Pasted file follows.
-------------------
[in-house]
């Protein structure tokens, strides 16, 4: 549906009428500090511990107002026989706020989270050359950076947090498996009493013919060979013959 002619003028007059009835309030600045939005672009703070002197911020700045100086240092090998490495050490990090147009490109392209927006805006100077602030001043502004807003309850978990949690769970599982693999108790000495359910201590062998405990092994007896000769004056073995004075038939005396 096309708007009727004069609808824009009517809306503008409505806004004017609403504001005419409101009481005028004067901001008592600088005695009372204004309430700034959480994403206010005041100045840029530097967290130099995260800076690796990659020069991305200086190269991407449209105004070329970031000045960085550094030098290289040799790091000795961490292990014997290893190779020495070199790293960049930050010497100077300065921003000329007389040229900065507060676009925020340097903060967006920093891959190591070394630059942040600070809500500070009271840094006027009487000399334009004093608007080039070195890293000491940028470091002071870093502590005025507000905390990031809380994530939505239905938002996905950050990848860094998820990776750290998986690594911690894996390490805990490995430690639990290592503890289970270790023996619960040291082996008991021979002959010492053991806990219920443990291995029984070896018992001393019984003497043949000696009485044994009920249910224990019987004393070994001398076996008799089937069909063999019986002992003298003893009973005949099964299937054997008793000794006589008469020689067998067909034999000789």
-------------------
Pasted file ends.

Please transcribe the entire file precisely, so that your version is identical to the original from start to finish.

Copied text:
[in-house]
């Protein structure tokens, strides 16, 4: 549906009428500090511990107002026989706020989270050359950076947090498996009493013919060979013959 002619003028007059009835309030600045939005672009703070002197911020700045100086240092090998490495050490990090147009490109392209927006805006100077602030001043502004807003309850978990949690769970599982693999108790000495359910201590062998405990092994007896000769004056073995004075038939005396 096309708007009727004069609808824009009517809306503008409505806004004017609403504001005419409101009481005028004067901001008592600088005695009372204004309430700034959480994403206010005041100045840029530097967290130099995260800076690796990659020069991305200086190269991407449209105004070329970031000045960085550094030098290289040799790091000795961490292990014997290893190779020495070199790293960049930050010497100077300065921003000329007389040229900065507060676009925020340097903060967006920093891959190591070394630059942040600070809500500070009271840094006027009487000399334009004093608007080039070195890293000491940028470091002071870093502590005025507000905390990031809380994530939505239905938002996905950050990848860094998820990776750290998986690594911690894996390490805990490995430690639990290592503890289970270790023996619960040291082996008991021979002959010492053991806990219920443990291995029984070896018992001393019984003497043949000696009485044994009920249910224990019987004393070994001398076996008799089937069909063999019986002992003298003893009973005949099964299937054997008793000794006589008469020689067998067909034999000789």